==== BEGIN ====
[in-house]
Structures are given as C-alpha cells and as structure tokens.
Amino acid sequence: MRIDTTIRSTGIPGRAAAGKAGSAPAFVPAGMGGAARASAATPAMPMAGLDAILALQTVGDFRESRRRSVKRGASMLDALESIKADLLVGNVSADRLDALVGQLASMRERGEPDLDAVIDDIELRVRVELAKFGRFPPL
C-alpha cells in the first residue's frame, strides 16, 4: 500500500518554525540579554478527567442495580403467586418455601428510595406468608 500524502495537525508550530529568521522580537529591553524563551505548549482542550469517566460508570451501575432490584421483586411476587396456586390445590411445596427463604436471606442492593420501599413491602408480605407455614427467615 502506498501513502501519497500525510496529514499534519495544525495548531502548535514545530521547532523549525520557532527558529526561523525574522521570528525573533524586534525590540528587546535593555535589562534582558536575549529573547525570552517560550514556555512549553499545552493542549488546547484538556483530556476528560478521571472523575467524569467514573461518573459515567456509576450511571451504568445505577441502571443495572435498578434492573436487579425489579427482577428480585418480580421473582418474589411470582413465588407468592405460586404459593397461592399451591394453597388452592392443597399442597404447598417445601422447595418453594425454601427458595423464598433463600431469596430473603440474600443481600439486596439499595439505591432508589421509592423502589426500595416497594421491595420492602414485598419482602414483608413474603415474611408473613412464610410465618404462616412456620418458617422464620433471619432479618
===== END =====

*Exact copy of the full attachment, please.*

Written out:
[in-house]
Structures are given as C-alpha cells and as structure tokens.
Amino acid sequence: MRIDTTIRSTGIPGRAAAGKAGSAPAFVPAGMGGAARASAATPAMPMAGLDAILALQTVGDFRESRRRSVKRGASMLDALESIKADLLVGNVSADRLDALVGQLASMRERGEPDLDAVIDDIELRVRVELAKFGRFPPL
C-alpha cells in the first residue's frame, strides 16, 4: 500500500518554525540579554478527567442495580403467586418455601428510595406468608 500524502495537525508550530529568521522580537529591553524563551505548549482542550469517566460508570451501575432490584421483586411476587396456586390445590411445596427463604436471606442492593420501599413491602408480605407455614427467615 502506498501513502501519497500525510496529514499534519495544525495548531502548535514545530521547532523549525520557532527558529526561523525574522521570528525573533524586534525590540528587546535593555535589562534582558536575549529573547525570552517560550514556555512549553499545552493542549488546547484538556483530556476528560478521571472523575467524569467514573461518573459515567456509576450511571451504568445505577441502571443495572435498578434492573436487579425489579427482577428480585418480580421473582418474589411470582413465588407468592405460586404459593397461592399451591394453597388452592392443597399442597404447598417445601422447595418453594425454601427458595423464598433463600431469596430473603440474600443481600439486596439499595439505591432508589421509592423502589426500595416497594421491595420492602414485598419482602414483608413474603415474611408473613412464610410465618404462616412456620418458617422464620433471619432479618